While it’s less likely than its predecessor to become a “cinematic classic” replayed endlessly in middle- and high-school classrooms all over the country, this year’s remake of Ray Harryhausen’s The Clash of the Titans has something that movie studios like even better: dudes with incredible musculature kicking the snot out of CGI-constructed baddies against an epic backdrop.
Let’s face it—as amazing as the original Clash’s special effects were for their time, most people looking back at it now viewed it with a kind of vague, bemused interest. I remember watching it for the first (of four) time in a classroom setting when I was in eighth grade, and thinking, “Wow…this movie is old, and what’s with the robot owl?”
In fact, that same robot owl makes a brief (and memorable) appearance in the remake, only to be cast aside as ridiculous. And that, in a nutshell, is what this film is about. While no truer to the myths it was adapted from than was the original, it found plenty from the original to cast aside in search of a more modern, marketable way of telling the same story—and ultimately it succeeded. What’s ironic is that the most “modern” aspect of the film, and the one possibly most marketed when the flick was in cinemas, was the 3-D compatibility that was overlaid on the thing after principal photography wrapped. It was widely made fun of by “serious film people,” who thought if it was meant to be in 3-D then they should have shot it that way. It appears as though Warner Home Video may have agreed with them, as there is no 3-D option included on the DVD or Blu-Ray of Clash of The Titans.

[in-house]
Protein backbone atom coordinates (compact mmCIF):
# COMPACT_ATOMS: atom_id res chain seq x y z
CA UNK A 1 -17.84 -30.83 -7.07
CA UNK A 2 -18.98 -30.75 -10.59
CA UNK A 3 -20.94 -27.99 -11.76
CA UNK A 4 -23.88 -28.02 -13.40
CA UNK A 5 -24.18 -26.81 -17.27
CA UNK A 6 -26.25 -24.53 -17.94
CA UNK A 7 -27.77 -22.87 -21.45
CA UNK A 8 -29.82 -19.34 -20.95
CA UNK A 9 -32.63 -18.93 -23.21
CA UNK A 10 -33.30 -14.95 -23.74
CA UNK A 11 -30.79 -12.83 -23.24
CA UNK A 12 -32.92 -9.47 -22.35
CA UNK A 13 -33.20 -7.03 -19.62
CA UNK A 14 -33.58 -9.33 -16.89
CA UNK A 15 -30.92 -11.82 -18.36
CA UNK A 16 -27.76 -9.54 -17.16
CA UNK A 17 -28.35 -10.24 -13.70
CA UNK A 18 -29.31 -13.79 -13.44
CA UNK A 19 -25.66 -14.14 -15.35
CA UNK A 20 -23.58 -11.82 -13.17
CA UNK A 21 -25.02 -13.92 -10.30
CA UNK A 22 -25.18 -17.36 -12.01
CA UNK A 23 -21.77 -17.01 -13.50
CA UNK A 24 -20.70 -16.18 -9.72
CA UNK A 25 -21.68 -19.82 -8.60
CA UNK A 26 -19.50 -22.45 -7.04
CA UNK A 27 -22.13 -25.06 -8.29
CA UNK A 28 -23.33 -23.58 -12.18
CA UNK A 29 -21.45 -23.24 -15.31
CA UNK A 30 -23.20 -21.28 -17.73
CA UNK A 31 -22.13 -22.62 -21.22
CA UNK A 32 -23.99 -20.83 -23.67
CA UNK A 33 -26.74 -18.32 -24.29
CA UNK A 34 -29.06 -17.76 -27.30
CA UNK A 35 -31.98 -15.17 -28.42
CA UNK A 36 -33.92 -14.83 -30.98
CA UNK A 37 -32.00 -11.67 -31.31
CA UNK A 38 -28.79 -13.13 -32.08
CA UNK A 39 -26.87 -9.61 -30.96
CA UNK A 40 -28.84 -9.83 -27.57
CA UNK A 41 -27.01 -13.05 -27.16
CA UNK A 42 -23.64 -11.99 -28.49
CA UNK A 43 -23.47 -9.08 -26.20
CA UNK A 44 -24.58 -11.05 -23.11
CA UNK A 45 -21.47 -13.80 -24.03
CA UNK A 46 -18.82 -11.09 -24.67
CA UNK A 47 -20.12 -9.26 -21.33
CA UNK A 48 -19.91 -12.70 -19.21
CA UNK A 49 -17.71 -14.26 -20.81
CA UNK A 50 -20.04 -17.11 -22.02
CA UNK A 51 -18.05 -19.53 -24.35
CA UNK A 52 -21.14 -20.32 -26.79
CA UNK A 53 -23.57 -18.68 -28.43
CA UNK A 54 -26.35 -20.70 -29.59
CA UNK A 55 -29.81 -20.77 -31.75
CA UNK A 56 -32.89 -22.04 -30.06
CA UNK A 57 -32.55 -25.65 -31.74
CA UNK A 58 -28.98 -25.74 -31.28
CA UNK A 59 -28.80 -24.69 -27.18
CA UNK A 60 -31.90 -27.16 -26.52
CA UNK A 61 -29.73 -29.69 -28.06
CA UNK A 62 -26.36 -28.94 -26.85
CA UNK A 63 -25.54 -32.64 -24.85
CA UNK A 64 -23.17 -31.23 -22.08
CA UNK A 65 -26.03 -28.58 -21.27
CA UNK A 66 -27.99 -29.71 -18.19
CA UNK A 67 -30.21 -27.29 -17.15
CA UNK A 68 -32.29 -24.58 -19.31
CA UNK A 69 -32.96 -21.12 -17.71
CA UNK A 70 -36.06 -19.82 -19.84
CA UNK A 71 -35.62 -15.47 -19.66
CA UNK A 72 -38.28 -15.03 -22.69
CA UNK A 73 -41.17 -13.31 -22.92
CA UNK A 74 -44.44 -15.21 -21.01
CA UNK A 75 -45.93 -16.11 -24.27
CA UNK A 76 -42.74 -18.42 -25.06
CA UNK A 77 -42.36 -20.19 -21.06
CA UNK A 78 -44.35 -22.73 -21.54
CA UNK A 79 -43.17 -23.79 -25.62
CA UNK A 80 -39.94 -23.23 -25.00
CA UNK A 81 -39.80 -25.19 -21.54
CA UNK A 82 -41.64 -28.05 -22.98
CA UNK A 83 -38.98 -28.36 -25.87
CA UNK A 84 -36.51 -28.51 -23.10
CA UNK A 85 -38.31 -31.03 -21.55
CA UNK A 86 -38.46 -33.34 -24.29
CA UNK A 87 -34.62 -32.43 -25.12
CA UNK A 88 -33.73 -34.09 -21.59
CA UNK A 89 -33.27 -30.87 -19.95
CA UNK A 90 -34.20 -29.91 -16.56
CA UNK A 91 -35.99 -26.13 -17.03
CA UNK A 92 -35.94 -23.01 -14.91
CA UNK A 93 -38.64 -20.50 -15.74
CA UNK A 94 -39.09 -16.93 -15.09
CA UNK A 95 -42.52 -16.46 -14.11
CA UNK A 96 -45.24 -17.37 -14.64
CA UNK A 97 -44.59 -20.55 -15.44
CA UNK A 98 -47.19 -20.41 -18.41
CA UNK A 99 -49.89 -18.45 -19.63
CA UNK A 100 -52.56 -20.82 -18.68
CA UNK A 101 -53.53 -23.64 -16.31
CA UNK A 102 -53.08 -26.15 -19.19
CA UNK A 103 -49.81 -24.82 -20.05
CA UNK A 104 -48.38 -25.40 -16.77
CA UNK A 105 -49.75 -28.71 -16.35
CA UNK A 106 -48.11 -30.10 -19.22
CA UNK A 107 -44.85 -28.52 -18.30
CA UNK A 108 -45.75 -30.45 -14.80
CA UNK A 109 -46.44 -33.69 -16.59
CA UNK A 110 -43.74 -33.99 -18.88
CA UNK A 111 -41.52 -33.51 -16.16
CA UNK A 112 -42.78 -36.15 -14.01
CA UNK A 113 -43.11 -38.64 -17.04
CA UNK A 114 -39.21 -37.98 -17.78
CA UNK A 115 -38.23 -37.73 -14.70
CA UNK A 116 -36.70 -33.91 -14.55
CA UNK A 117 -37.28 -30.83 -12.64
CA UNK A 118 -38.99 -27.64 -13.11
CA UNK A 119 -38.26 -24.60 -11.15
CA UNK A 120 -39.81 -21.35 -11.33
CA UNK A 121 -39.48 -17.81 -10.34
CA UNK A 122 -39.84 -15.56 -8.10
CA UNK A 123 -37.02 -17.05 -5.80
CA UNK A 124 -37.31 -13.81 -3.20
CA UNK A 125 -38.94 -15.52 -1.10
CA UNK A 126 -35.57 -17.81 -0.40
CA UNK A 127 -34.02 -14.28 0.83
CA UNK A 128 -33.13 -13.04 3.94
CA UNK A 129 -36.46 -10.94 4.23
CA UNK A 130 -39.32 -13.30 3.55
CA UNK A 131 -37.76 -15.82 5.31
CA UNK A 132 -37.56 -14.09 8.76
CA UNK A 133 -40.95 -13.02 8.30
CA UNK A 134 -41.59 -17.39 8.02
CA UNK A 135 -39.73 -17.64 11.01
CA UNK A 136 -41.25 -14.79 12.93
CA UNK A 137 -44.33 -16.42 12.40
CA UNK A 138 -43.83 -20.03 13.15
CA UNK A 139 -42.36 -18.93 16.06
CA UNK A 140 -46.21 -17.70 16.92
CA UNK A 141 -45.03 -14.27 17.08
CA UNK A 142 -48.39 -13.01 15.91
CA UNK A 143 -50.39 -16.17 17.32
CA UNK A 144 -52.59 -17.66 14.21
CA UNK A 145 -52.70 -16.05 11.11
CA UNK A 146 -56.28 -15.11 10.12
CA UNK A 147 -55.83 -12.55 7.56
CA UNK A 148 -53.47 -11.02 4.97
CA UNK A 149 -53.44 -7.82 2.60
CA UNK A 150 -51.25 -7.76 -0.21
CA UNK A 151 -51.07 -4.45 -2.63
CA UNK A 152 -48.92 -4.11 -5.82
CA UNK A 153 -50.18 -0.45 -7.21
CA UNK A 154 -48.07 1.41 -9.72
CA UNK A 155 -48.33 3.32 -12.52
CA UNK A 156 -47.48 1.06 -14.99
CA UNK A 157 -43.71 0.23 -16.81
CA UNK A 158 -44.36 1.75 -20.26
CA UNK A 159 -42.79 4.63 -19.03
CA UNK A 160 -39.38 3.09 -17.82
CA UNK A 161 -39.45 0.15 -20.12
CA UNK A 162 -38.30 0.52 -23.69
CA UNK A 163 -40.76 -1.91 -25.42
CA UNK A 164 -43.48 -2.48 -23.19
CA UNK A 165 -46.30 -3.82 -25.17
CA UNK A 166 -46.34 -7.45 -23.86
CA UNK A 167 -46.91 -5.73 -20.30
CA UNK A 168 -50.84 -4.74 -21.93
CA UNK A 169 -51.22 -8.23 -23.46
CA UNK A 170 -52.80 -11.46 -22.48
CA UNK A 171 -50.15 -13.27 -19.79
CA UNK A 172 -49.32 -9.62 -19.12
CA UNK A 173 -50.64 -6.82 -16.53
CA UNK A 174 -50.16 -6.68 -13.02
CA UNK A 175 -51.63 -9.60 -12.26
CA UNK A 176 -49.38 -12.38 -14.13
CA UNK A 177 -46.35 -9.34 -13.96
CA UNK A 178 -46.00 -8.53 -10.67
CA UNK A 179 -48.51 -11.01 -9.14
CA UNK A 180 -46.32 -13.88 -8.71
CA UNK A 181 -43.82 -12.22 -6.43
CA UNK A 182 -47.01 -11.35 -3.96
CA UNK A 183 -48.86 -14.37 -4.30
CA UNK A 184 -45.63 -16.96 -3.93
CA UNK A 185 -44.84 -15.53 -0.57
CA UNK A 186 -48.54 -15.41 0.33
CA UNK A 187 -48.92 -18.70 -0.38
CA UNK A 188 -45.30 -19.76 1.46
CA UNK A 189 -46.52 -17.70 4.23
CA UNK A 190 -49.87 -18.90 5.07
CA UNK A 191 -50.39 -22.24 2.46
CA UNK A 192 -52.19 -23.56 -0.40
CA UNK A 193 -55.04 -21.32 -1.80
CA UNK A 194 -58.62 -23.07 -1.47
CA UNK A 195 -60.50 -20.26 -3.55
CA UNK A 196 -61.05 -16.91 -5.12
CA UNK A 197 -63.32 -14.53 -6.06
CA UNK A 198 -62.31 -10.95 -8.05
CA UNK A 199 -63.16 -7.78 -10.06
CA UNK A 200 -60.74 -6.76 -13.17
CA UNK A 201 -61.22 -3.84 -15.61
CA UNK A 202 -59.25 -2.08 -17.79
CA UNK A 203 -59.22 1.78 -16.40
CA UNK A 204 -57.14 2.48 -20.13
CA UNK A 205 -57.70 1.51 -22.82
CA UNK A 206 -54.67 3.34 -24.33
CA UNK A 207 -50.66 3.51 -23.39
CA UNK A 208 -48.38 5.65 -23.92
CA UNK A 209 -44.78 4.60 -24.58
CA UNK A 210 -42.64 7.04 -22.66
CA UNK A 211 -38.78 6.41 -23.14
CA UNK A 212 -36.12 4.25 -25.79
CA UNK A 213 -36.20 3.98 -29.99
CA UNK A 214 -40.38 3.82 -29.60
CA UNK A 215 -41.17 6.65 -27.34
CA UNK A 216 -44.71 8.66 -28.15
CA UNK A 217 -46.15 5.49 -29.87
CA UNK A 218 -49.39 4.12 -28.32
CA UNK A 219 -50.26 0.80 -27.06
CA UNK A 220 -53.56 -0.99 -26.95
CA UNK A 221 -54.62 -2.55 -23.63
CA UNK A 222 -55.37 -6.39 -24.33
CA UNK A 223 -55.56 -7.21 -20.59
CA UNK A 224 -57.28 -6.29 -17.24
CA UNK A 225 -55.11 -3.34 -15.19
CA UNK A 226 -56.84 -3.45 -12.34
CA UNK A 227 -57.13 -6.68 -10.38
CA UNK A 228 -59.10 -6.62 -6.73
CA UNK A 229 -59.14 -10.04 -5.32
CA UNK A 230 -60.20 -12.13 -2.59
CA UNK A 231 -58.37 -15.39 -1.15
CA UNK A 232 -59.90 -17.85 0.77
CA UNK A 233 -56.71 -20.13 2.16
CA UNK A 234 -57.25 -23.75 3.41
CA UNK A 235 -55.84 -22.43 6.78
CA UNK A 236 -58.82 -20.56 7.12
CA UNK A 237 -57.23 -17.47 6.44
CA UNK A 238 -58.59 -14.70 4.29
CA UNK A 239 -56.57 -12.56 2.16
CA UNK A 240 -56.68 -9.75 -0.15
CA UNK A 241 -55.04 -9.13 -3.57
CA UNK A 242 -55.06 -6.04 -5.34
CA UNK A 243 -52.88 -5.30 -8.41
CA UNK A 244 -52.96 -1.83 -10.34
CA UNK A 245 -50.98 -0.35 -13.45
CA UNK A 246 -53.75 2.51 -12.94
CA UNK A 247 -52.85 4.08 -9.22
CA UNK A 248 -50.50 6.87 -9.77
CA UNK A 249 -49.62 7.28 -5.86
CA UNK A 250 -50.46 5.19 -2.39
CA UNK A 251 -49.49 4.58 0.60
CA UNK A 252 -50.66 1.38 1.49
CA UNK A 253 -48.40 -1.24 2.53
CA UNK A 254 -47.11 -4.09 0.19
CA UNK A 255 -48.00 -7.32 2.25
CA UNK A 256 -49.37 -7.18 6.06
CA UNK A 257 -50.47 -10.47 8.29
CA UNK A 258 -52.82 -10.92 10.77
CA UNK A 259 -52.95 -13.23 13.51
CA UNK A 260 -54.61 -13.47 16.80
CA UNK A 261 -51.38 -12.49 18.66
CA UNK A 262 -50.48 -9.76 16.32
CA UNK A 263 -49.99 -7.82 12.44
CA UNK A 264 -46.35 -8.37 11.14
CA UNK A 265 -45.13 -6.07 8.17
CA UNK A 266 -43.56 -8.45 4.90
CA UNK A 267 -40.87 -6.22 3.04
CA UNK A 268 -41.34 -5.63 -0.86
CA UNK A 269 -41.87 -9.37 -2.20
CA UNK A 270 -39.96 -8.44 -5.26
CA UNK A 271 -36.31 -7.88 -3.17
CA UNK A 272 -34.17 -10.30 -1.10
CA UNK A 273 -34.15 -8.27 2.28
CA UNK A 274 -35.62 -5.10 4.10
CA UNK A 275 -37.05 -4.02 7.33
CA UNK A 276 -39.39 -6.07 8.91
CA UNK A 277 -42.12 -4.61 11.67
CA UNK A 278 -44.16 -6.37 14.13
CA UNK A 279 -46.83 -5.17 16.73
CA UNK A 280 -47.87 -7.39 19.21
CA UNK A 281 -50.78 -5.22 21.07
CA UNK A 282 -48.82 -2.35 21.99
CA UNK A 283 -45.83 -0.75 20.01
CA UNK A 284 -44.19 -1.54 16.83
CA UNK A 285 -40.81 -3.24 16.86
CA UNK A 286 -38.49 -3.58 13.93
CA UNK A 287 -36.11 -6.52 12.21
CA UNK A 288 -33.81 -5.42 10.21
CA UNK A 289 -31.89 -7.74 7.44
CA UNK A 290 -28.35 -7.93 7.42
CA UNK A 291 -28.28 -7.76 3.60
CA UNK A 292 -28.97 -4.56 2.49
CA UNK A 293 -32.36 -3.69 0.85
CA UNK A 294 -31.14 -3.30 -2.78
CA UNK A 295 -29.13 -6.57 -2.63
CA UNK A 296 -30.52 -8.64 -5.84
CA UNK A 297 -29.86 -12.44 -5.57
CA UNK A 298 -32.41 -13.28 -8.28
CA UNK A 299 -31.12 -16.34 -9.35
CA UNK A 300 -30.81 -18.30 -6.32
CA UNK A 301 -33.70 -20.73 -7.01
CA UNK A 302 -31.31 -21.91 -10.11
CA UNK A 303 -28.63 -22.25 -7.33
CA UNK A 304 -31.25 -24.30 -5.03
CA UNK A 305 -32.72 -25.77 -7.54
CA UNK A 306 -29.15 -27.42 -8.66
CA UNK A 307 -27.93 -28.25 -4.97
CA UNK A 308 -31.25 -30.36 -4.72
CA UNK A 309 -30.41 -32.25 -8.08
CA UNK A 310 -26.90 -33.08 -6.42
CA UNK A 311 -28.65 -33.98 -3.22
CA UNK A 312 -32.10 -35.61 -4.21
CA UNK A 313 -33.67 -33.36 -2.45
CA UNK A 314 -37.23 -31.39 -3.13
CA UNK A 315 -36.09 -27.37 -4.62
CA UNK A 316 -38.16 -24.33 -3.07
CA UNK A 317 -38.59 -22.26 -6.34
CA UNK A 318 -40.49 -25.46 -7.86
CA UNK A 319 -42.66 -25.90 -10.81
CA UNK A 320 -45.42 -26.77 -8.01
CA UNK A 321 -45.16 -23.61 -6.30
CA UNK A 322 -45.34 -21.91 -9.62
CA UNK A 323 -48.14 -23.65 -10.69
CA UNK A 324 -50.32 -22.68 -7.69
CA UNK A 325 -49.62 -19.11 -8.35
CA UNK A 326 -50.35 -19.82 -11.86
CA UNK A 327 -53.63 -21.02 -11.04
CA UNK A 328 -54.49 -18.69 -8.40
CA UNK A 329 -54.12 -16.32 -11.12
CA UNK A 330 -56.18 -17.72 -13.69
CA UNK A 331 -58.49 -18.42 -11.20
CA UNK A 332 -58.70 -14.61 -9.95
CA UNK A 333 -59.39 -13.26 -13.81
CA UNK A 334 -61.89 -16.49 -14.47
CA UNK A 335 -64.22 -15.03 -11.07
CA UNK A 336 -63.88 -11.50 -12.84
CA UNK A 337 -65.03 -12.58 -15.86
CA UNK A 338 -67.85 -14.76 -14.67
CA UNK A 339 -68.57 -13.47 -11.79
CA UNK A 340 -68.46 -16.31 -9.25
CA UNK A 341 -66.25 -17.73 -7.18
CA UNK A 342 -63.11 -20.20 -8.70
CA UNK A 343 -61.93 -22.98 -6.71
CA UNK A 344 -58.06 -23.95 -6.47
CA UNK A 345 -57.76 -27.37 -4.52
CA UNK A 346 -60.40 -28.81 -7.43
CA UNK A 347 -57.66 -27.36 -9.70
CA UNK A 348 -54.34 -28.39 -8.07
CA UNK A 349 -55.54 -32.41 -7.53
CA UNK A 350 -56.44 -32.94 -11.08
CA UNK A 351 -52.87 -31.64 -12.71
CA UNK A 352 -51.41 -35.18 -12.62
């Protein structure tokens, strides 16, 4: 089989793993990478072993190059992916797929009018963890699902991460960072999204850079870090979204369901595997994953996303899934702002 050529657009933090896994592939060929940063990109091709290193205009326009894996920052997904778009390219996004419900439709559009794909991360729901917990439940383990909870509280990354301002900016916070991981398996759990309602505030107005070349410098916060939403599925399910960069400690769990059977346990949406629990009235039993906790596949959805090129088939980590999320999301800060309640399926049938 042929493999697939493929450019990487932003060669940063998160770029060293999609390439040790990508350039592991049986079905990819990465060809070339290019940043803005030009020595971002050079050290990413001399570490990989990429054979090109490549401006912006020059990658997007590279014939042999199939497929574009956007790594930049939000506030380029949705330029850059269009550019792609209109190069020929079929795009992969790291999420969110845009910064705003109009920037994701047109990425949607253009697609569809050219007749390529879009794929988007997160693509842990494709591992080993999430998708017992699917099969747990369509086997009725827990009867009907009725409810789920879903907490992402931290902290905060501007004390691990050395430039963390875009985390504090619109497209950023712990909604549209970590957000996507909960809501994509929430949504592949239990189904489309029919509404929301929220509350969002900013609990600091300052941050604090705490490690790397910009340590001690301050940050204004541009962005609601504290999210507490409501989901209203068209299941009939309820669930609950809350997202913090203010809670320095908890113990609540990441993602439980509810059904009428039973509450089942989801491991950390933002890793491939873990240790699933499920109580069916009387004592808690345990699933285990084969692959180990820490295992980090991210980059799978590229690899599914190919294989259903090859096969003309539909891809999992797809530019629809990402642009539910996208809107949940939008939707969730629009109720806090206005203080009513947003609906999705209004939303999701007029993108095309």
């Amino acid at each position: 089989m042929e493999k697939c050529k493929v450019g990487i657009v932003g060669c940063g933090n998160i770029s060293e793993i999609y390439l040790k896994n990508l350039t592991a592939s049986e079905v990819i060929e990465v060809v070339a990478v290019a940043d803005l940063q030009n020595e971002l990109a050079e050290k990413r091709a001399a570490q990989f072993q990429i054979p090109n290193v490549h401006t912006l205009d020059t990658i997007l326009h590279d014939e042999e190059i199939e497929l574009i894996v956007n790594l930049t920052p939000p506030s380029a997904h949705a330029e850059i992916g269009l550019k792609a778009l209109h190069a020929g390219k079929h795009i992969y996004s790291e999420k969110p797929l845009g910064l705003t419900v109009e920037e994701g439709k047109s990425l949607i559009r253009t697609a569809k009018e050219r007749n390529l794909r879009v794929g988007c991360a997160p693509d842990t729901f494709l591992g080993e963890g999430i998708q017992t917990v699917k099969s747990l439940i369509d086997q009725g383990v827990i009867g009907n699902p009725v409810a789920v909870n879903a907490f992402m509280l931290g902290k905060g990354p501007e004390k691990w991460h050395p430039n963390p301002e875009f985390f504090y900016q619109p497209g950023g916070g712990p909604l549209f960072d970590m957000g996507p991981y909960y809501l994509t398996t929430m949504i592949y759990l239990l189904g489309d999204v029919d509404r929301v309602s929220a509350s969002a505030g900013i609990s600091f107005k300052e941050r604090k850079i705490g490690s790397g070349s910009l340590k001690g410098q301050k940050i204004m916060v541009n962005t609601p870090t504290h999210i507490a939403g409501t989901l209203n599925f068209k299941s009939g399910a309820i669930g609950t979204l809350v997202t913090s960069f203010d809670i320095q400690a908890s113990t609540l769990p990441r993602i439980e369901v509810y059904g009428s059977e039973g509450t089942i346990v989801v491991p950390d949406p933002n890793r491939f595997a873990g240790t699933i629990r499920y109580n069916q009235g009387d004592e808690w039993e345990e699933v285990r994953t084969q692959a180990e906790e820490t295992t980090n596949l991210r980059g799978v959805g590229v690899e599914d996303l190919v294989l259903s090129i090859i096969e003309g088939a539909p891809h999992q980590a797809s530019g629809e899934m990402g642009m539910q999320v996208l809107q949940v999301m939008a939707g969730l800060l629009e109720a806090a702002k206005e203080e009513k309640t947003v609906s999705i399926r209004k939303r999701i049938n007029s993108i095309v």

Other than that—relatively major—disappointment for fans of the flick who were hoping to see the 3-D version at home, the discs have a lot to offer. The movie itself has a great sense of pacing and a lot of action to keep the average viewer engaged. In today’s cinema culture, where every movie is looking for a sequel, this one has a pretty good chance of launching 1,000 ships—or at least a franchise. There’s still plenty of Greco-Roman mythology to mine (and mangle), and the response on the part of the core demographic seems pretty good, from what I’ve heard. Myself, I could take or leave this iteration. As a superhero fan, I would love to see some more true-to-the-source-material adaptations of Greek mythology, which in many ways provided the template for today’s superhero universes. The softball/fast food way of approaching those tales is a little discouraging—even when it’s as much fun as this one was.
Clash of the Titans hit the streets from Warner Home Video on Tuesday. It’s available on DVD and Blu-Ray Combo Pack, as well as Warner Home Video’s On Demand pay-per-view.